USDA: U.S. Farmland Values Rise 8.1% Versus Year Earlier
Aug 01, 2014
The value of U.S. farmland rose 8.1% as of January 2014, according to USDA's Land Values Summary released this afternoon. The survey shows a land market that was still rising as of early 2014 before the reality of lower corn, soybean and wheat prices resulted in some weakening in land values this year.
USDA pegs the average value of an acre of U.S. farmland, including buildings as well as real estate, reached an average price of $2,950 an acre. The Northern Plains report the strongest increase with a 16.3% rise while the Southeast regions reports the smallest gain at just 1.1%. The highest farm real estate values are in the Corn Belt region at $6,370 per acre while the Mountain region had the lowest farm real estate value at $1,070 per acre.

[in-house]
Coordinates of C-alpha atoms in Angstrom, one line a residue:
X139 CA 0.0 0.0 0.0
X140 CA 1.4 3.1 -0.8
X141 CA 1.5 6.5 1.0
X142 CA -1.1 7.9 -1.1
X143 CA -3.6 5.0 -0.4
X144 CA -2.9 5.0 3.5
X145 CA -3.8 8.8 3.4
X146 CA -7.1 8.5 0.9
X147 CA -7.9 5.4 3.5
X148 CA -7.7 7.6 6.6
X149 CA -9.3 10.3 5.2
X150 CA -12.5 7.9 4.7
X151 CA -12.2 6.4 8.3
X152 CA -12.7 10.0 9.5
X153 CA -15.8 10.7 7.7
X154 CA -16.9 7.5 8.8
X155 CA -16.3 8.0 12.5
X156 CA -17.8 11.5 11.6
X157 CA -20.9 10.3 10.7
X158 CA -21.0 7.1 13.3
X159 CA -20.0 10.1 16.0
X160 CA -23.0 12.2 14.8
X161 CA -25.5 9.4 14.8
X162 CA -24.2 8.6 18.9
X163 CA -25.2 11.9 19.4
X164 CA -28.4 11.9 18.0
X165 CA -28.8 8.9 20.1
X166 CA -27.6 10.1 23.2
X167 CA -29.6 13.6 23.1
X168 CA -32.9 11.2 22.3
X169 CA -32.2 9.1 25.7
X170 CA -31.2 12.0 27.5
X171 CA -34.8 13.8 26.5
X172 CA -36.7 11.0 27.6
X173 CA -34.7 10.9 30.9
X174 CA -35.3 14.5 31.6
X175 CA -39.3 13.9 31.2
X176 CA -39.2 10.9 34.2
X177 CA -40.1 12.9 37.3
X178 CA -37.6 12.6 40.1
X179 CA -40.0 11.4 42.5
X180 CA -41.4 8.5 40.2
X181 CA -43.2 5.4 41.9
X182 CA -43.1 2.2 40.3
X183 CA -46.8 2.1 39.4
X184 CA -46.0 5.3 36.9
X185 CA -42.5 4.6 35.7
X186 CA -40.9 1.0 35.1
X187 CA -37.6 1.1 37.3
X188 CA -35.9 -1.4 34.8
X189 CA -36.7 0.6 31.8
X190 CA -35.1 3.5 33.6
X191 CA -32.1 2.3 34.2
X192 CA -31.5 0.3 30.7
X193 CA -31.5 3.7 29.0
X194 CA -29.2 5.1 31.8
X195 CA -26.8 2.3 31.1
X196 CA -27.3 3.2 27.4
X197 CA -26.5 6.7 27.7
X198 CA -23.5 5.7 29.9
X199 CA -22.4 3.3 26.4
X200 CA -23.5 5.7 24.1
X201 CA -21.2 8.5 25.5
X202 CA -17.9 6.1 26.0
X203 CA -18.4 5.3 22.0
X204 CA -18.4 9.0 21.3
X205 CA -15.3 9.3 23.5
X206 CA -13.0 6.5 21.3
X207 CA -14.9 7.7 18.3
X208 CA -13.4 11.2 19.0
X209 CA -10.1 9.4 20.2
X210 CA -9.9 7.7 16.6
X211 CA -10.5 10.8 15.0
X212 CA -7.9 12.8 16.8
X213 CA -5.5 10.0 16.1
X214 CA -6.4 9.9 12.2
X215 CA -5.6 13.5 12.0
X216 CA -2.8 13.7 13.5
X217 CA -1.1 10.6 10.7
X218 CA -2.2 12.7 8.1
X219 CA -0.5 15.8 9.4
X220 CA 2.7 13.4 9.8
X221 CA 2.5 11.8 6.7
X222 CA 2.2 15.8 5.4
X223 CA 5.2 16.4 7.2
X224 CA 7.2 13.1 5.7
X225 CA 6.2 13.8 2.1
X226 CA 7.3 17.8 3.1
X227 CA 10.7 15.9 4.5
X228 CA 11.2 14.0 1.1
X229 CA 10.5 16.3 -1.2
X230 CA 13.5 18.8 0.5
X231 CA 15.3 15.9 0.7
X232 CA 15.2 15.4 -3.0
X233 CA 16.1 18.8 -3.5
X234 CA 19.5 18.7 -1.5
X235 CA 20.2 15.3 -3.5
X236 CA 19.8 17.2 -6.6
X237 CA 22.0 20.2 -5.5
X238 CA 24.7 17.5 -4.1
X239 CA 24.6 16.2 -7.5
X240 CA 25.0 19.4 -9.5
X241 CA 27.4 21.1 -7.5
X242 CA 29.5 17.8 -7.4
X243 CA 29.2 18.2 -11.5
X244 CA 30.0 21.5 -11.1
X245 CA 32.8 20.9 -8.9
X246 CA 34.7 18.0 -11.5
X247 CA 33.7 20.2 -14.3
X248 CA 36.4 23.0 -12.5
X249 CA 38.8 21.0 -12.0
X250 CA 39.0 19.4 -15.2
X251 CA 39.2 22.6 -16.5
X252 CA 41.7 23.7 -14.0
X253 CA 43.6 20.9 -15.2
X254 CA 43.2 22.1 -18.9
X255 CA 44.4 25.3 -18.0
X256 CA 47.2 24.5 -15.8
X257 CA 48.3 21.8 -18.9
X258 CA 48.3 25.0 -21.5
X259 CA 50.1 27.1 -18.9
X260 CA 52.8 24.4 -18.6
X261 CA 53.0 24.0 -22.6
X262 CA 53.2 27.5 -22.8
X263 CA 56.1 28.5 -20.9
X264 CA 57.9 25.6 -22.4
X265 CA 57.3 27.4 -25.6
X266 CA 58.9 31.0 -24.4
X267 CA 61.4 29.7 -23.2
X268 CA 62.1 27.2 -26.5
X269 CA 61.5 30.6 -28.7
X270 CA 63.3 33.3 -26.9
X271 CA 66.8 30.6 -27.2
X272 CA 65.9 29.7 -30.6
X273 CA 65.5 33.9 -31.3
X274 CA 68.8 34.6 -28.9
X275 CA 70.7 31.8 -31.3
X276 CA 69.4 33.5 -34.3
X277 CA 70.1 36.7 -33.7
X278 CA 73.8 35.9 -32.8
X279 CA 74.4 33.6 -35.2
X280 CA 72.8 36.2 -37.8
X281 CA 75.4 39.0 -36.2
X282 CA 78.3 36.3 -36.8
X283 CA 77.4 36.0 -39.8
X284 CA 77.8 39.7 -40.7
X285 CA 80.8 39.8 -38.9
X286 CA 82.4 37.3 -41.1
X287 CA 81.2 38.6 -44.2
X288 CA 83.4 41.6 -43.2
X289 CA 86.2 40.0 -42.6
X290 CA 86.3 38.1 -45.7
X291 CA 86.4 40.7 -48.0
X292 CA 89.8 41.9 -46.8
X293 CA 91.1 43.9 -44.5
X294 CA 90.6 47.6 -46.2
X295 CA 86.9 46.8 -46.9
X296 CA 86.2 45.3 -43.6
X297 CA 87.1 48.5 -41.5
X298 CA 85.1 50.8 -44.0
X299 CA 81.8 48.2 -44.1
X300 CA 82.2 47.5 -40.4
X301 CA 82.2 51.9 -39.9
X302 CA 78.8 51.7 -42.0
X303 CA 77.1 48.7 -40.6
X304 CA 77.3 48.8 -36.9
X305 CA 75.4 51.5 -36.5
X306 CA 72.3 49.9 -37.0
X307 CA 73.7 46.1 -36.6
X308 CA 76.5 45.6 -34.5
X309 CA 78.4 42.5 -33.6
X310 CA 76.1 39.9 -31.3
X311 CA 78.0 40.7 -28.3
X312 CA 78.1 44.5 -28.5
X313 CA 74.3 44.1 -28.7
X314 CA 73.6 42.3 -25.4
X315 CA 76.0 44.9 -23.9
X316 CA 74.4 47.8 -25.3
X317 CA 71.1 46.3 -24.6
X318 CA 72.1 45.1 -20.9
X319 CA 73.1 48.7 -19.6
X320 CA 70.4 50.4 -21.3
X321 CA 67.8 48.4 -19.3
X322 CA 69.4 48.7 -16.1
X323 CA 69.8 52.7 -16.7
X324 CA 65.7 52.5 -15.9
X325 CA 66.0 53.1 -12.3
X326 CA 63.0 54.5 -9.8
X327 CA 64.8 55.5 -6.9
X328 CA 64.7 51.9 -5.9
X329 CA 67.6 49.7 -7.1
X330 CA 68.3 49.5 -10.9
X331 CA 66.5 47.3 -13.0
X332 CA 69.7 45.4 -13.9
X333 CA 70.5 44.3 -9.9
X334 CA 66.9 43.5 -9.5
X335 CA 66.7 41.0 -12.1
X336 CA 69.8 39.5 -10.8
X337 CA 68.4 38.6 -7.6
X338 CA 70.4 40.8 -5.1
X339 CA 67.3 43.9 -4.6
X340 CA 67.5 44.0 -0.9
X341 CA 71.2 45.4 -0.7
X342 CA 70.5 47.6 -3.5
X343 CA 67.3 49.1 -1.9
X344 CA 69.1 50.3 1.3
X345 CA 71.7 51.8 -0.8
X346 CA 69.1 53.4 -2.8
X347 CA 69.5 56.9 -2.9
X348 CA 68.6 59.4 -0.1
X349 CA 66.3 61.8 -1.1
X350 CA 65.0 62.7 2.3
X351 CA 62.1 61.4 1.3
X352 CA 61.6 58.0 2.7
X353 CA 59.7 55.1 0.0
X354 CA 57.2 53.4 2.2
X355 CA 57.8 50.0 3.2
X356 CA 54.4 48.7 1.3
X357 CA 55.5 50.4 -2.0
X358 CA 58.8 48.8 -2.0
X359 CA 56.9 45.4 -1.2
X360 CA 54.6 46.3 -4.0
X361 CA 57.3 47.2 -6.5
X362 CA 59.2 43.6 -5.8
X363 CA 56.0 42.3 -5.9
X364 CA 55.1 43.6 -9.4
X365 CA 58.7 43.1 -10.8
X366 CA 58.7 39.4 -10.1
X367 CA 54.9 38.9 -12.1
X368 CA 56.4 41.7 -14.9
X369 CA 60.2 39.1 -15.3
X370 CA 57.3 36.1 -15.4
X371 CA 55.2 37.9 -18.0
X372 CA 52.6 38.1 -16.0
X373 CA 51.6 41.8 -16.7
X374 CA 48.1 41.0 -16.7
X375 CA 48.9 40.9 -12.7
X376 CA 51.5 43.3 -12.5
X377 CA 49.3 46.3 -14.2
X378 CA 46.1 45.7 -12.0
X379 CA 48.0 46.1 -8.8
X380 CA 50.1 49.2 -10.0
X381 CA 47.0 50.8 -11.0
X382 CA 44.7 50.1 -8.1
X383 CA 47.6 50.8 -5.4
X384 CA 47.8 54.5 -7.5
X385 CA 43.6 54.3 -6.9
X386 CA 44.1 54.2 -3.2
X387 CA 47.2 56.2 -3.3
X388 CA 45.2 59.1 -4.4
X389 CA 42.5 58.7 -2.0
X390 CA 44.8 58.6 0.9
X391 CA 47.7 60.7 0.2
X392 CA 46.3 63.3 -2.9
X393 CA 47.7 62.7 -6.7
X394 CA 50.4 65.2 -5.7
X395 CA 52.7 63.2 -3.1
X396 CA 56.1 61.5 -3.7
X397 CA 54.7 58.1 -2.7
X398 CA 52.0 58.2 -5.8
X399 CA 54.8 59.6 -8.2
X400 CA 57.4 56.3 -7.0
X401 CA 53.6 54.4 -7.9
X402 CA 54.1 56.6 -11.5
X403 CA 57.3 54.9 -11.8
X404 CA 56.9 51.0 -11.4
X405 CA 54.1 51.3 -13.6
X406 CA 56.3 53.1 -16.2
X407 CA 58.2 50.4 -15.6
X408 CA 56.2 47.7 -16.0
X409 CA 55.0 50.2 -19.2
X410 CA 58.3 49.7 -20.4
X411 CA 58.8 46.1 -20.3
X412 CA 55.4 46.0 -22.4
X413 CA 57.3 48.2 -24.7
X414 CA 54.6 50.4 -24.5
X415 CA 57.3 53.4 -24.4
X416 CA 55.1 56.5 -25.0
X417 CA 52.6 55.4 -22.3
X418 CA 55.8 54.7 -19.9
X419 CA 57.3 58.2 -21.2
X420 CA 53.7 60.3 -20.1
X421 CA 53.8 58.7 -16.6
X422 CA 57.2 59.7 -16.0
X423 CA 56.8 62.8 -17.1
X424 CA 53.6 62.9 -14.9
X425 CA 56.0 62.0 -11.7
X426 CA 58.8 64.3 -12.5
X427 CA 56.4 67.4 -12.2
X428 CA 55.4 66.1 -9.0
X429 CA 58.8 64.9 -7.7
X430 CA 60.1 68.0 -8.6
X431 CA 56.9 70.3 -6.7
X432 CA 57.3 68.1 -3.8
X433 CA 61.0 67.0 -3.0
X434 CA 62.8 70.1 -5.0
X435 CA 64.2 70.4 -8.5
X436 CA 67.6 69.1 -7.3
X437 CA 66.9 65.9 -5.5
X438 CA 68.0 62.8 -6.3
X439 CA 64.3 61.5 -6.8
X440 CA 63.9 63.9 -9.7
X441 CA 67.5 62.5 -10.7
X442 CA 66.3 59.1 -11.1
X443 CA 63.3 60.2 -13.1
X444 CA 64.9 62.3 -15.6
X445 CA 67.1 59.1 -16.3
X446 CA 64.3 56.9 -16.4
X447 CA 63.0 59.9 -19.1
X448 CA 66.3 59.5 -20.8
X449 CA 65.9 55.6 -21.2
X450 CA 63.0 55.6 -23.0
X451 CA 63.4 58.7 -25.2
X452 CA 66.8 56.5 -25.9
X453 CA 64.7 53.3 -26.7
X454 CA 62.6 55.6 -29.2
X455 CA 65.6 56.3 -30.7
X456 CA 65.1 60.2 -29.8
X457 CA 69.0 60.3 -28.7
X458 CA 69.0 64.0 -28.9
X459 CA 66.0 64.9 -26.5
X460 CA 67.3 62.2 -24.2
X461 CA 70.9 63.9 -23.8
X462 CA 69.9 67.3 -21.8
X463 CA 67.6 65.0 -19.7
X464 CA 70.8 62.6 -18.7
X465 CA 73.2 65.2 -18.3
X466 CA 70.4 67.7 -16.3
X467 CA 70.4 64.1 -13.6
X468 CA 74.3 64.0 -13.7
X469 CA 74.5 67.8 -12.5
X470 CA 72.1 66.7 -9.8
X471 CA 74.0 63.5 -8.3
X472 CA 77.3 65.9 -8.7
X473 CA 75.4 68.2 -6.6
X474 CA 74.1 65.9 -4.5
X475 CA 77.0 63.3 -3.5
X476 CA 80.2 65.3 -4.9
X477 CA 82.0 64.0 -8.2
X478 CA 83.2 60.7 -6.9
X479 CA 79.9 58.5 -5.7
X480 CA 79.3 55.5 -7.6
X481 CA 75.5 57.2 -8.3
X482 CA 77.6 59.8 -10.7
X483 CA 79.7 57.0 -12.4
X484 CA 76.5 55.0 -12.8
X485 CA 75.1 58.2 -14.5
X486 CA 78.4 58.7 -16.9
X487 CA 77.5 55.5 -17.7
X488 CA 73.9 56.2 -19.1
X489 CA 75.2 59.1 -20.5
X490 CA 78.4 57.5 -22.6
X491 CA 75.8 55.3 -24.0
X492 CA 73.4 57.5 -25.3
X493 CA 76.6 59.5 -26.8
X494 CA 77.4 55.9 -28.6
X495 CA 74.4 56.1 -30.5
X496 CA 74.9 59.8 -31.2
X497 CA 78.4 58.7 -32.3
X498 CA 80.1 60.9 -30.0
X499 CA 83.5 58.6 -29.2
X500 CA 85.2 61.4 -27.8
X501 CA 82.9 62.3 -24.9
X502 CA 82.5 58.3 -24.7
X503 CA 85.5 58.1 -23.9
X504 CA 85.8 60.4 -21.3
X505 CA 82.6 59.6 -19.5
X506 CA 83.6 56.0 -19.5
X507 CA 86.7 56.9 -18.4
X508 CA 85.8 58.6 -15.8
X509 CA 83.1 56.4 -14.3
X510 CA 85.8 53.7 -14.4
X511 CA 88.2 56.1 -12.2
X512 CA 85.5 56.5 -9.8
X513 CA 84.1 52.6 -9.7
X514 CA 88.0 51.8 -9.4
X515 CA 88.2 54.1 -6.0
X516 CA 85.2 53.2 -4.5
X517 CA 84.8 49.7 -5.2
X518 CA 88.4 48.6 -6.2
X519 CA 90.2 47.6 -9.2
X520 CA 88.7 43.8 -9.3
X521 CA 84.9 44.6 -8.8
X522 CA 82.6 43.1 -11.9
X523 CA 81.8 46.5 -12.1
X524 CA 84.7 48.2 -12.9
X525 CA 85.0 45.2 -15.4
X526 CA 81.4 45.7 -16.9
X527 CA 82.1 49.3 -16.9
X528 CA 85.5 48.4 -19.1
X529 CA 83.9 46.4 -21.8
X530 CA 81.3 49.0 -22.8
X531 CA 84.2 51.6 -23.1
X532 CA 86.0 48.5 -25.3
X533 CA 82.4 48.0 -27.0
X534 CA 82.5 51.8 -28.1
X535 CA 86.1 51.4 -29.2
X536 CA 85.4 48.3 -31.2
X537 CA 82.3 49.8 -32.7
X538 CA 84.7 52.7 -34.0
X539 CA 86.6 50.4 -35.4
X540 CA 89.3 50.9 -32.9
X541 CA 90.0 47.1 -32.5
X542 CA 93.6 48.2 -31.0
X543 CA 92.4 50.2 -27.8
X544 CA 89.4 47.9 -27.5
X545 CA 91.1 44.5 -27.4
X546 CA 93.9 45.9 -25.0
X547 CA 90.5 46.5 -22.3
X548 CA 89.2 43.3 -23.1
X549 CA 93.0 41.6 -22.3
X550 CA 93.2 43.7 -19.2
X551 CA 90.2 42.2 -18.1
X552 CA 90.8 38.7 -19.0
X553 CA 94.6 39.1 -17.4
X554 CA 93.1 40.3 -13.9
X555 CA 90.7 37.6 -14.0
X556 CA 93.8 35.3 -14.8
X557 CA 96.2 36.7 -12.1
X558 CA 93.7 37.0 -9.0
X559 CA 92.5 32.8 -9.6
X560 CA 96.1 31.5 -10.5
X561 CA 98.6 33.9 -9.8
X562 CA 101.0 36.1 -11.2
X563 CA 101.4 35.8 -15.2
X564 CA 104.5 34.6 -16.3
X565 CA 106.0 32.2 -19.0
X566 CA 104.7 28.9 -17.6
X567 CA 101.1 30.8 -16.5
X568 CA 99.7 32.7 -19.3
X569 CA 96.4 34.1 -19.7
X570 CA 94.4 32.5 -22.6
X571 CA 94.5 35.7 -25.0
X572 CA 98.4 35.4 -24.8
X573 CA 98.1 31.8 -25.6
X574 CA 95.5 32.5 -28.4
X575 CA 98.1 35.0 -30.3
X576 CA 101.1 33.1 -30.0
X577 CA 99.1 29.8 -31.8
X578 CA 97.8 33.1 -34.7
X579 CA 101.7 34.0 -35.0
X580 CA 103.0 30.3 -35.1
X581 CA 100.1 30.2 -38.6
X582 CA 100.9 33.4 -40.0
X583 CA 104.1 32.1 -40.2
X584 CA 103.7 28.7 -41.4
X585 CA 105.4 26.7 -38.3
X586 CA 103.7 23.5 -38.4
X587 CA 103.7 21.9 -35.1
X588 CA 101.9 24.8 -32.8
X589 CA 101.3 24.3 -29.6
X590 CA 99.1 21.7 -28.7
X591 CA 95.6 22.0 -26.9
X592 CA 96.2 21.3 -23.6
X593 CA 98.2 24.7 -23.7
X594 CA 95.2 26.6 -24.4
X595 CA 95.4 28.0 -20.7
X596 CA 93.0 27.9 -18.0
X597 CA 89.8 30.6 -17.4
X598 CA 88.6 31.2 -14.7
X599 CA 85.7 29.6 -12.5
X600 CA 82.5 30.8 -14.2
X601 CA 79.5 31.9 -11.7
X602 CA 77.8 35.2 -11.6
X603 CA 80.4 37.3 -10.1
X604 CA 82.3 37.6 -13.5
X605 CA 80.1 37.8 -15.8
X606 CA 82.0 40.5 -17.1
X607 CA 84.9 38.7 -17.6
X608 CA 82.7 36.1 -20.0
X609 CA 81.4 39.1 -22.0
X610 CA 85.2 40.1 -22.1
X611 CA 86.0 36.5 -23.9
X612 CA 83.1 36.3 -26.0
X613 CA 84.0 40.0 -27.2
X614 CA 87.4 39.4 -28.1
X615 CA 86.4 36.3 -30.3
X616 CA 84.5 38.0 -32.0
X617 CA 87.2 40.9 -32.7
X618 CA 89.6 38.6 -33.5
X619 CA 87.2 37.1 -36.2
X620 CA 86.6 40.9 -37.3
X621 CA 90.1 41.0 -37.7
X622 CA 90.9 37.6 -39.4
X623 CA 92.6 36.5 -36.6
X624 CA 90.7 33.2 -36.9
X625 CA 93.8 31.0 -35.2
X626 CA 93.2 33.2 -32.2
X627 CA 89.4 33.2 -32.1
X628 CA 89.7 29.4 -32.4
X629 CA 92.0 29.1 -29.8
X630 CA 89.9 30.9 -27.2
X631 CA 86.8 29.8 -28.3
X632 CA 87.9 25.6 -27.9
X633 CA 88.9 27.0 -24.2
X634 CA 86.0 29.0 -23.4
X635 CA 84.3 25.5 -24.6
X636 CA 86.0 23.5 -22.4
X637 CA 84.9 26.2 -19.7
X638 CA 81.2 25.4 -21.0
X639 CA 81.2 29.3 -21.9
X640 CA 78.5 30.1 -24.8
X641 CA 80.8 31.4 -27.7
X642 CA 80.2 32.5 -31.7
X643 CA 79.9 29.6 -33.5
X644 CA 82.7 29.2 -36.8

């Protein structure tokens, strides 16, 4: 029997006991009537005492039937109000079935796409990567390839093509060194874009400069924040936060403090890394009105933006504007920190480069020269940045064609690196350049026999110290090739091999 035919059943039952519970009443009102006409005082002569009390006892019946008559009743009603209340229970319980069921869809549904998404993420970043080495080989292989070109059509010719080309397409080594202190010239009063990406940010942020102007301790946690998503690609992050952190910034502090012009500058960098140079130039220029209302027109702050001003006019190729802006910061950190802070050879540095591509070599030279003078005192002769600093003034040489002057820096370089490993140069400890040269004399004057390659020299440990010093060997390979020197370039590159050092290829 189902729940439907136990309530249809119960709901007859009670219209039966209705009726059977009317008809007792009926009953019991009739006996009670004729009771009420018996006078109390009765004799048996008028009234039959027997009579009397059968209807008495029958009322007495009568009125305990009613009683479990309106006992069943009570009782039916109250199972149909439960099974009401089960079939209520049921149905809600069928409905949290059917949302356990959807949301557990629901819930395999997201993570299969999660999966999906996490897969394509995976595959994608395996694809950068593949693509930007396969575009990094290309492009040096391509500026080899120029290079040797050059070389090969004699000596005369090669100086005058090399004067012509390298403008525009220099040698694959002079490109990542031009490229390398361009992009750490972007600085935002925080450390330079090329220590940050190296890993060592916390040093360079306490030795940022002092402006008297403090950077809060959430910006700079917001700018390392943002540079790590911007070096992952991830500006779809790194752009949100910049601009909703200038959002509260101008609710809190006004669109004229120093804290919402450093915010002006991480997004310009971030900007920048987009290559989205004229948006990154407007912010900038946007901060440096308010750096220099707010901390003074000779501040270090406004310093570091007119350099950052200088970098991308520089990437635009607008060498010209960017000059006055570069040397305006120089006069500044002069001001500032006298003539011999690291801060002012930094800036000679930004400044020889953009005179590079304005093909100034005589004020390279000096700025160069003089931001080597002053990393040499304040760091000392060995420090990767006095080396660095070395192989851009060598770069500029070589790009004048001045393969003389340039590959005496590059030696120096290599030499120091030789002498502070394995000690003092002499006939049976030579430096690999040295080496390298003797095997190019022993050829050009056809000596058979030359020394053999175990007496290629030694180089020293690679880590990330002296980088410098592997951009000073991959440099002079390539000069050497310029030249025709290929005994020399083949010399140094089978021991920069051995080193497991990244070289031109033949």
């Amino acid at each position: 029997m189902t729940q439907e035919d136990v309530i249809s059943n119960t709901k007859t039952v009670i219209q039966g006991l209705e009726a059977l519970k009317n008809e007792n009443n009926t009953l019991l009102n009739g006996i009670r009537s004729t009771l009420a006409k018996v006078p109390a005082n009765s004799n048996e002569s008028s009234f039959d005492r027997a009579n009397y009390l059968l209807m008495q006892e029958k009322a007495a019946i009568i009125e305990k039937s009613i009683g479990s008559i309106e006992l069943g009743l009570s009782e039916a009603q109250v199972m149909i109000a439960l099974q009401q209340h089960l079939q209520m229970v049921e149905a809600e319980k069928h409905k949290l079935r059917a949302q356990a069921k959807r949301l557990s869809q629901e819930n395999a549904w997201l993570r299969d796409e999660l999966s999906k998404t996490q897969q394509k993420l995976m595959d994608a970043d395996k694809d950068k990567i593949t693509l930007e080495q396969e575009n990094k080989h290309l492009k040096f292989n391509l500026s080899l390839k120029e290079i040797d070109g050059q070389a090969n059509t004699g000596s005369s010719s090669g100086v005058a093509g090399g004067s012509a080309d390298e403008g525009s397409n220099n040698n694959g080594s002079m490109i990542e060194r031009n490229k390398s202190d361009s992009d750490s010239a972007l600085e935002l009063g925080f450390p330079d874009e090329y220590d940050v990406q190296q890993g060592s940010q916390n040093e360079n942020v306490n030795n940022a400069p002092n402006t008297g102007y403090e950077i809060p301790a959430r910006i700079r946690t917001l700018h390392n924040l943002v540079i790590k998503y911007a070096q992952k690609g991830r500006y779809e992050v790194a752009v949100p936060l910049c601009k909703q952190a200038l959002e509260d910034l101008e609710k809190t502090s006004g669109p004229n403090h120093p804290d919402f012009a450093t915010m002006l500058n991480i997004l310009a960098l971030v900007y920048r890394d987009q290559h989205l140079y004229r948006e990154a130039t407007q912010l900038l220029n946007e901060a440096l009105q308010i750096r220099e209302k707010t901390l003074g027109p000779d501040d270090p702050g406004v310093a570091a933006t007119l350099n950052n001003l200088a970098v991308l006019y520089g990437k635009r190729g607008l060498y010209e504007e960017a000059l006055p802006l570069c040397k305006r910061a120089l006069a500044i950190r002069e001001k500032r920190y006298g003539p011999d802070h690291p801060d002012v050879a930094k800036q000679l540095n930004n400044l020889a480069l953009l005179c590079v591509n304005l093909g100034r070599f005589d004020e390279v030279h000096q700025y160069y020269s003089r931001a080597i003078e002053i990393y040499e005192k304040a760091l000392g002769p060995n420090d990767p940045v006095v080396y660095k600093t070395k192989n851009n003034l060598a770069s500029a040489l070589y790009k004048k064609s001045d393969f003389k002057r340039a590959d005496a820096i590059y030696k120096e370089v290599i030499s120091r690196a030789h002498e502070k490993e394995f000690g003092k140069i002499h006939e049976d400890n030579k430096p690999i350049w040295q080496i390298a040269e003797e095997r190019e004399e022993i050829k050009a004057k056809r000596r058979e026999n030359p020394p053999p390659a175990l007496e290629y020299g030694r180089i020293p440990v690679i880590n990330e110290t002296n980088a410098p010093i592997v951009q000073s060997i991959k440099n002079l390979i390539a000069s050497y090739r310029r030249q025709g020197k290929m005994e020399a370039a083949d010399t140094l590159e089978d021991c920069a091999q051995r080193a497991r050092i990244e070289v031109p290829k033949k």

The value of U. S. cropland rose by $290 per acre, 7.6%, to $4,100 per acre from the previous year. In the Northern Plains region, the average cropland value increased 13.6% from the previous year. However, in the Mountain region, cropland values decreased by 5.1%.
U.S. pasture values increased to $1,300 per acre, or 11.1%, above 2013. The Southeast region had the smallest percentage increase in pasture value, 0.5% above 2013. The Northern Plains had the highest increase at 26.5%.
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